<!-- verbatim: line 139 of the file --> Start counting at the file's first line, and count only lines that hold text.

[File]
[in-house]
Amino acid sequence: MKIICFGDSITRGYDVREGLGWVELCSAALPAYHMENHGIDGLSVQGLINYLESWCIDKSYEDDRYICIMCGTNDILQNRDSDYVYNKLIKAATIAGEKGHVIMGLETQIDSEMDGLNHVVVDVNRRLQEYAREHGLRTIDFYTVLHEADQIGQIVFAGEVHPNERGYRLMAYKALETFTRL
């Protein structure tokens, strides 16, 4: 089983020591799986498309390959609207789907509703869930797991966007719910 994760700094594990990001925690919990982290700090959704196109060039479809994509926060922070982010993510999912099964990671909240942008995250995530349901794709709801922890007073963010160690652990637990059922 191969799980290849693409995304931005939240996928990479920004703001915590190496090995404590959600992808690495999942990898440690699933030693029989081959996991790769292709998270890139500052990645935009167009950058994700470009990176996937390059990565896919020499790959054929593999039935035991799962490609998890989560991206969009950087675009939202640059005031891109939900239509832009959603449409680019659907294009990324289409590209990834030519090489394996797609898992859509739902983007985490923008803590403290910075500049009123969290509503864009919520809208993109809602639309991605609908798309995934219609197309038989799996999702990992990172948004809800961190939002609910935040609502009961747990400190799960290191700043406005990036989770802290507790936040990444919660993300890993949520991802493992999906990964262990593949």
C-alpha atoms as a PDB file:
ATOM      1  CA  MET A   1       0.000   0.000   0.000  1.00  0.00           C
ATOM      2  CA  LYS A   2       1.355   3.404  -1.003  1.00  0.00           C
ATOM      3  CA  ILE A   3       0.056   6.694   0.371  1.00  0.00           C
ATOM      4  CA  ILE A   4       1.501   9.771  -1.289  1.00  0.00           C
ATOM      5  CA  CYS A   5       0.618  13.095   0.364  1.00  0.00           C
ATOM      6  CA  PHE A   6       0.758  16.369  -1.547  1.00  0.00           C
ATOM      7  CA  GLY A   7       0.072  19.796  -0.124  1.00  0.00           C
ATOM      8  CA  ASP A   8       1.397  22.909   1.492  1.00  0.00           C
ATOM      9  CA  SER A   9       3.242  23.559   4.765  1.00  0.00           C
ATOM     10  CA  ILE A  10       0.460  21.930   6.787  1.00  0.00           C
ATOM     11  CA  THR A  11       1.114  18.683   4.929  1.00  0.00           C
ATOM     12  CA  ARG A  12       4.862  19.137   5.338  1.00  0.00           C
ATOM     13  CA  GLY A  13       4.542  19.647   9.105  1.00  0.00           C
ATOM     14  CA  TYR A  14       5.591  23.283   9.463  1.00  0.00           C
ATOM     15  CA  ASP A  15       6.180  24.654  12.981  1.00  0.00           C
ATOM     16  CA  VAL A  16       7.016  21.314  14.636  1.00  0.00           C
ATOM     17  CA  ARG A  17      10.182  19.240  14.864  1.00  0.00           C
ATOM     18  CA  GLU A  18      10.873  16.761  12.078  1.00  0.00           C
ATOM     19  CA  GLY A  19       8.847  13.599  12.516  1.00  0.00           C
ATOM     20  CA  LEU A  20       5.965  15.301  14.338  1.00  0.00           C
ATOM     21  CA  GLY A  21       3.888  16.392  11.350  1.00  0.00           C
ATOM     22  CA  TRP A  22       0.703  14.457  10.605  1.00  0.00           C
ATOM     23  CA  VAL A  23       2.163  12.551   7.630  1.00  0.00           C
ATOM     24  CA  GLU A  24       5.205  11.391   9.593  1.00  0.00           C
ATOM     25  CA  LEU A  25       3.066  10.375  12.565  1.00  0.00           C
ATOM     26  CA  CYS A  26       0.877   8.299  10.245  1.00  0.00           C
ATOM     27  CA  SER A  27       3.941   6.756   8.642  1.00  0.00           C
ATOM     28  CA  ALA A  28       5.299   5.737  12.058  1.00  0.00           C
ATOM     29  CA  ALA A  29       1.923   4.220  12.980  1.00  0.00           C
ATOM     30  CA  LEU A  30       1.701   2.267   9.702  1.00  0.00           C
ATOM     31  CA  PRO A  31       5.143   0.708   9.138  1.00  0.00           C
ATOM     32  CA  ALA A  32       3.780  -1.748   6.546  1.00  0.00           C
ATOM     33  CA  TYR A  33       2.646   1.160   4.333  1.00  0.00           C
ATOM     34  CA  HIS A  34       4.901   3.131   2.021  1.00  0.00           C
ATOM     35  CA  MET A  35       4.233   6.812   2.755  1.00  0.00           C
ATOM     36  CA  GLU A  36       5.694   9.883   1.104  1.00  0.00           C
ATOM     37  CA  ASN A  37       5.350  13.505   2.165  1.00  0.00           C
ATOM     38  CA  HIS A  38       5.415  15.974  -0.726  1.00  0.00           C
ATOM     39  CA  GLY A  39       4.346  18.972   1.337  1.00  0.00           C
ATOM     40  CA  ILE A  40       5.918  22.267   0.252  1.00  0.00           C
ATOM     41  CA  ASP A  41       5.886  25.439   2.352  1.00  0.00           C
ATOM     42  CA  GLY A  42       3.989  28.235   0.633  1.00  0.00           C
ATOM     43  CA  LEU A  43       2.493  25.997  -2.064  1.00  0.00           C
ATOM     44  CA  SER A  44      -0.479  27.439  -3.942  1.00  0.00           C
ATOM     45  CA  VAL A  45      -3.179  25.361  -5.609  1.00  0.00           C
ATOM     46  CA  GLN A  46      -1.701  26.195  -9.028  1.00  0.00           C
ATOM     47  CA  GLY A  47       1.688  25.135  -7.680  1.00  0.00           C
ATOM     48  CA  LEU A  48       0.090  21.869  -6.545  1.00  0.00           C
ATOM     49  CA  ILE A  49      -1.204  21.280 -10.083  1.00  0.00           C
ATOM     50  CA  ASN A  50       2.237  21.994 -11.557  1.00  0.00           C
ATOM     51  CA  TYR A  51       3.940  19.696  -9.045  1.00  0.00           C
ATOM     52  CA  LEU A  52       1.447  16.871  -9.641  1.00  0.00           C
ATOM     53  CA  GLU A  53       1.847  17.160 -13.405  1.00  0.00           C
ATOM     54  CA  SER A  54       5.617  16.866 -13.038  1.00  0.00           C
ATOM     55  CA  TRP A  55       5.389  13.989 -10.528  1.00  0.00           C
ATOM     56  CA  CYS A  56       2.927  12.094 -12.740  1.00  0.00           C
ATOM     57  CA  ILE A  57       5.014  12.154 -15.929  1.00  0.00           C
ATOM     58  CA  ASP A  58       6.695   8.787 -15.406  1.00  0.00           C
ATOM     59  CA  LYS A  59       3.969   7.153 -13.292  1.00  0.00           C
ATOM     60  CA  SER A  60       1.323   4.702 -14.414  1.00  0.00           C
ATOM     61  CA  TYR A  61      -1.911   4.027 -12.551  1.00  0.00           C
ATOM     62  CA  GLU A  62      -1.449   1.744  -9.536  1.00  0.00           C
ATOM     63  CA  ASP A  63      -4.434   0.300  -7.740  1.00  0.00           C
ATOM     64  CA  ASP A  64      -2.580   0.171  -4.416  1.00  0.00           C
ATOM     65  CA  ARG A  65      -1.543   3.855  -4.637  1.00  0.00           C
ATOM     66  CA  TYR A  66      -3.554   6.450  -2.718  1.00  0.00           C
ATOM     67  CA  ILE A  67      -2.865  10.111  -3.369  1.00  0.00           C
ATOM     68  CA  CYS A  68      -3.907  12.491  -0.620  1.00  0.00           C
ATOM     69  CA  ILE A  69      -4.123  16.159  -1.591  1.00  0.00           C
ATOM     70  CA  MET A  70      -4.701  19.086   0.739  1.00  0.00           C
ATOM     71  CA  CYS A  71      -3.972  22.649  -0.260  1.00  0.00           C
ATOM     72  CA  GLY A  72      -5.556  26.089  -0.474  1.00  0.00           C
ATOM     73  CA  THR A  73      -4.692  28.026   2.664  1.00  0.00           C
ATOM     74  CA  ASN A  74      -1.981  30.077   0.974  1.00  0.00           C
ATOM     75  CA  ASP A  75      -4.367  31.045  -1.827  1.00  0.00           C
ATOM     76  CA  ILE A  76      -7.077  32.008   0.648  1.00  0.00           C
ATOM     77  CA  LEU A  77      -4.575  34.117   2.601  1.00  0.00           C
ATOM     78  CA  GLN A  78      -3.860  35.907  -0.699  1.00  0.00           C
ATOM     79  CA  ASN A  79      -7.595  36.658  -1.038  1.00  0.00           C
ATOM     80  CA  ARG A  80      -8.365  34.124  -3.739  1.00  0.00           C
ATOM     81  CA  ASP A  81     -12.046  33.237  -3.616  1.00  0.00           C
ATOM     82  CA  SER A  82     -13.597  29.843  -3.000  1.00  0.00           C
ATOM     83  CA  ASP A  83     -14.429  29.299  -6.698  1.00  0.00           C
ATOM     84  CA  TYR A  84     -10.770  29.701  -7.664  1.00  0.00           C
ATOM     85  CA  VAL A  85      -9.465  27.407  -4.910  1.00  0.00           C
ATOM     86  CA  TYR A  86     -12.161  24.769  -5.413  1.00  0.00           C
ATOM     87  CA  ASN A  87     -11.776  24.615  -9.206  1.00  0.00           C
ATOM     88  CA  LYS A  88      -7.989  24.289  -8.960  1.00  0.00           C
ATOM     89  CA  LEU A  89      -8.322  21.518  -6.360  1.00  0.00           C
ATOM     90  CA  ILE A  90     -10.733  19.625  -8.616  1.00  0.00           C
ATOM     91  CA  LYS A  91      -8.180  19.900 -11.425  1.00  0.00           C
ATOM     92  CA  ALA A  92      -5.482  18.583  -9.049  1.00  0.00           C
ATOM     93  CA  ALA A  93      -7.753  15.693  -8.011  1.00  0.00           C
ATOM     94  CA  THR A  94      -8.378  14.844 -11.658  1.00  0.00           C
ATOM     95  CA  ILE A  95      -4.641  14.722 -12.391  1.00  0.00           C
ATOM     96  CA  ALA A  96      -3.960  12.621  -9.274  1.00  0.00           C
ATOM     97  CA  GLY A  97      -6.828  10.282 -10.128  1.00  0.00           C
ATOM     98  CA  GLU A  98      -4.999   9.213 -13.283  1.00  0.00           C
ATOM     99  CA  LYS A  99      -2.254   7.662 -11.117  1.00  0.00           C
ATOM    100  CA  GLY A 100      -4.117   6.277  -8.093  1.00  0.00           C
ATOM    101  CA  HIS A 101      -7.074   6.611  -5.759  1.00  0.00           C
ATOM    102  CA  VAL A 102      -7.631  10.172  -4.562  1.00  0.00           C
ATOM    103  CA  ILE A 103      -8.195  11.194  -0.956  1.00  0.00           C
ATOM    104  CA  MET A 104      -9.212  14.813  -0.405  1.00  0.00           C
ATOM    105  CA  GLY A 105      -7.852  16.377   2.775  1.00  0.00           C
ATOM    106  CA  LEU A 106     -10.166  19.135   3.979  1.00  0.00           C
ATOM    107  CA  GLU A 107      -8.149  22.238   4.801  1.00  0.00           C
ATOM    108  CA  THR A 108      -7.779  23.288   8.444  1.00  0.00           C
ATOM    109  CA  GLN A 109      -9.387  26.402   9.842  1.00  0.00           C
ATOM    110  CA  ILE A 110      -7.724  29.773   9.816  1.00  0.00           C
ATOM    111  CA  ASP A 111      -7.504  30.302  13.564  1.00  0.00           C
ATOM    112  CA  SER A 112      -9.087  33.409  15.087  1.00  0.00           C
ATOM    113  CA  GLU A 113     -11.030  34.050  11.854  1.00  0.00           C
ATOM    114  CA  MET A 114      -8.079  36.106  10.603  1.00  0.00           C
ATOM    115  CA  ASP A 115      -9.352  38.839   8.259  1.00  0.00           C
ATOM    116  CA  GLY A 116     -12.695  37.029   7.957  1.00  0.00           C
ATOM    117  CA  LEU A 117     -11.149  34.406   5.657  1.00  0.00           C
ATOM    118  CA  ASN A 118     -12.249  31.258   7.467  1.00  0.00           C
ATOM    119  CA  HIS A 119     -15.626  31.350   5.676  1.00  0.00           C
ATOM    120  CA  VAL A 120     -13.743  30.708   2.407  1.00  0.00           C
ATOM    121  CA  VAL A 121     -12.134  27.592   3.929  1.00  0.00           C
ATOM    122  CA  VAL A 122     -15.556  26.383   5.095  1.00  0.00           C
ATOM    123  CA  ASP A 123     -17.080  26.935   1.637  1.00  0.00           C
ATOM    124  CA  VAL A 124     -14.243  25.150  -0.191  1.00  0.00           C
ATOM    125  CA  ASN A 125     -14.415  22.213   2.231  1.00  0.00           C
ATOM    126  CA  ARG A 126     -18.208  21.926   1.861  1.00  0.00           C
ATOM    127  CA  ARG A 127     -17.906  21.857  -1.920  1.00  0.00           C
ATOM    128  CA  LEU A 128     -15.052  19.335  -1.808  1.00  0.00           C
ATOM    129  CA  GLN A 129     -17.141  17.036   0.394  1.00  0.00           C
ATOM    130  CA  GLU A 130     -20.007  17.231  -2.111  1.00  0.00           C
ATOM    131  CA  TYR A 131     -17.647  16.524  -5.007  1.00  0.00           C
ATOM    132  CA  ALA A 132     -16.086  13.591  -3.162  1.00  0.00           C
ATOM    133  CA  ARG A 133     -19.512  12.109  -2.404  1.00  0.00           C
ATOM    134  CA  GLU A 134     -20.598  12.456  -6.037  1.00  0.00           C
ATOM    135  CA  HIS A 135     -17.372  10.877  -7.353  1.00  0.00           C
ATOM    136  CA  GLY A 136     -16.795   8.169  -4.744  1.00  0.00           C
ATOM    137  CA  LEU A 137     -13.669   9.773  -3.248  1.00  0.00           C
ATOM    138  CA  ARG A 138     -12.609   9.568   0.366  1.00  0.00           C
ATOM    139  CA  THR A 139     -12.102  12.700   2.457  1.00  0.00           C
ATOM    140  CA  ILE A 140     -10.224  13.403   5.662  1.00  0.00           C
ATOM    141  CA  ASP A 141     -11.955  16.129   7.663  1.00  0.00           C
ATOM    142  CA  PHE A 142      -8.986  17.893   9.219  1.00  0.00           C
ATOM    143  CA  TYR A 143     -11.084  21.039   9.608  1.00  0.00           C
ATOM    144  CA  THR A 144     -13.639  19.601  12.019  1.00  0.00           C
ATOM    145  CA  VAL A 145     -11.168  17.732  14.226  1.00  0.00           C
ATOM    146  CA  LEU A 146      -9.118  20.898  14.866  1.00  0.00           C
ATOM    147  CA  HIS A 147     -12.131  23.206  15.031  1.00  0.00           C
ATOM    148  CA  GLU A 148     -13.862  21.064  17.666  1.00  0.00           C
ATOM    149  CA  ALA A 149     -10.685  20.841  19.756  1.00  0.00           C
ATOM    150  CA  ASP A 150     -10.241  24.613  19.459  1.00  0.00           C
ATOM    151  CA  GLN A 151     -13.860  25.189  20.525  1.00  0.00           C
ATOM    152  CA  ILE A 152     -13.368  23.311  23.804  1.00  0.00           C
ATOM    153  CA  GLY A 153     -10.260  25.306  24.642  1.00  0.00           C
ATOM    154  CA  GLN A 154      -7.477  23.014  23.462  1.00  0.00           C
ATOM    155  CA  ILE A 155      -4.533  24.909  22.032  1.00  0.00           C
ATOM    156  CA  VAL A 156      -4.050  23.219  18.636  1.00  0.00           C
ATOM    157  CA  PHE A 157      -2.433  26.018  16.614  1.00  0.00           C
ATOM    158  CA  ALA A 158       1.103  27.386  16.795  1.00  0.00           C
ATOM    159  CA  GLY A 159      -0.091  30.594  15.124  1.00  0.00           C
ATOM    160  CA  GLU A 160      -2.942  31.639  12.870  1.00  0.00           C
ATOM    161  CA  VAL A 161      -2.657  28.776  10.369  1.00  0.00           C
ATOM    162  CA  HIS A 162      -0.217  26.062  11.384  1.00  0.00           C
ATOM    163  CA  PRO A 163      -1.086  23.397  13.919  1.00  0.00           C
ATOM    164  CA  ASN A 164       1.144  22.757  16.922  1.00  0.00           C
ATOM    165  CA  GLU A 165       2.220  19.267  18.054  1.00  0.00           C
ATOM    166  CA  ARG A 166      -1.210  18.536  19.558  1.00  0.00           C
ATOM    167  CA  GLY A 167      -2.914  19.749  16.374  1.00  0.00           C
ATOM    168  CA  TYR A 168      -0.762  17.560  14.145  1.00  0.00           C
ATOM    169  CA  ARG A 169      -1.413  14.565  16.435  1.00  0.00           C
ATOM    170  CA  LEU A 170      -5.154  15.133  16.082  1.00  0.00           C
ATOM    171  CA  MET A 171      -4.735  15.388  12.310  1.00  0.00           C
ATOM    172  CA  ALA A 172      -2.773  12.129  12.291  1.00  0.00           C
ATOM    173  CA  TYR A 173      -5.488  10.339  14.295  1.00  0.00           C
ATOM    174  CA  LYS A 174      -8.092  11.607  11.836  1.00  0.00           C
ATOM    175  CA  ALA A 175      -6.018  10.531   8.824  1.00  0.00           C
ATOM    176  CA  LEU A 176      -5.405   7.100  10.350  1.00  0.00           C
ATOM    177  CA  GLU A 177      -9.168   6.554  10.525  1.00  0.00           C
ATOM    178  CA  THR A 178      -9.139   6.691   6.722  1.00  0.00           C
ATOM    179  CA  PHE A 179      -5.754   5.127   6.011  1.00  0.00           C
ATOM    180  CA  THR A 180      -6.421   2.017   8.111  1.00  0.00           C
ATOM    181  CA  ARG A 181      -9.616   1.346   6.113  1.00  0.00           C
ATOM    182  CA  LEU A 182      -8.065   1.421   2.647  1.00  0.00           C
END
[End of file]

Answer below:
ATOM    135  CA  HIS A 135     -17.372  10.877  -7.353  1.00  0.00           C